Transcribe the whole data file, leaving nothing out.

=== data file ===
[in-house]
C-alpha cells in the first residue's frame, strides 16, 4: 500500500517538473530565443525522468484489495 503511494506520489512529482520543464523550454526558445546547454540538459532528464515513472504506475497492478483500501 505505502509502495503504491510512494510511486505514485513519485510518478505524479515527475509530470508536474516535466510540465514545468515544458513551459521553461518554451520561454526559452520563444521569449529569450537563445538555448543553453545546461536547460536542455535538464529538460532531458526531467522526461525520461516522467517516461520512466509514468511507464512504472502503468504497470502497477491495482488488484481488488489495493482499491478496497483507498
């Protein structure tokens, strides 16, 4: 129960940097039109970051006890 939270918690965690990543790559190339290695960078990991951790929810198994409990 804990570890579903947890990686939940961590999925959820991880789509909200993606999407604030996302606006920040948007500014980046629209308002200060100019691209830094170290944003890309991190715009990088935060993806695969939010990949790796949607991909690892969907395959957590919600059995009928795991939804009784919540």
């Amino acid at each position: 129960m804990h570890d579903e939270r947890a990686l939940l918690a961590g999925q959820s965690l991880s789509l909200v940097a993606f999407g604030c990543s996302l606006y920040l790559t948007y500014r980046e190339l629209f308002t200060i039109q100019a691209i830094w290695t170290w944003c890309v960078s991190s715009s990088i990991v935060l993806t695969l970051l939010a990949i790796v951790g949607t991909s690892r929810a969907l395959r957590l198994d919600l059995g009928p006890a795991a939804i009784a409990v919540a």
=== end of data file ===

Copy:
[in-house]
C-alpha cells in the first residue's frame, strides 16, 4: 500500500517538473530565443525522468484489495 503511494506520489512529482520543464523550454526558445546547454540538459532528464515513472504506475497492478483500501 505505502509502495503504491510512494510511486505514485513519485510518478505524479515527475509530470508536474516535466510540465514545468515544458513551459521553461518554451520561454526559452520563444521569449529569450537563445538555448543553453545546461536547460536542455535538464529538460532531458526531467522526461525520461516522467517516461520512466509514468511507464512504472502503468504497470502497477491495482488488484481488488489495493482499491478496497483507498
């Protein structure tokens, strides 16, 4: 129960940097039109970051006890 939270918690965690990543790559190339290695960078990991951790929810198994409990 804990570890579903947890990686939940961590999925959820991880789509909200993606999407604030996302606006920040948007500014980046629209308002200060100019691209830094170290944003890309991190715009990088935060993806695969939010990949790796949607991909690892969907395959957590919600059995009928795991939804009784919540």
């Amino acid at each position: 129960m804990h570890d579903e939270r947890a990686l939940l918690a961590g999925q959820s965690l991880s789509l909200v940097a993606f999407g604030c990543s996302l606006y920040l790559t948007y500014r980046e190339l629209f308002t200060i039109q100019a691209i830094w290695t170290w944003c890309v960078s991190s715009s990088i990991v935060l993806t695969l970051l939010a990949i790796v951790g949607t991909s690892r929810a969907l395959r957590l198994d919600l059995g009928p006890a795991a939804i009784a409990v919540a």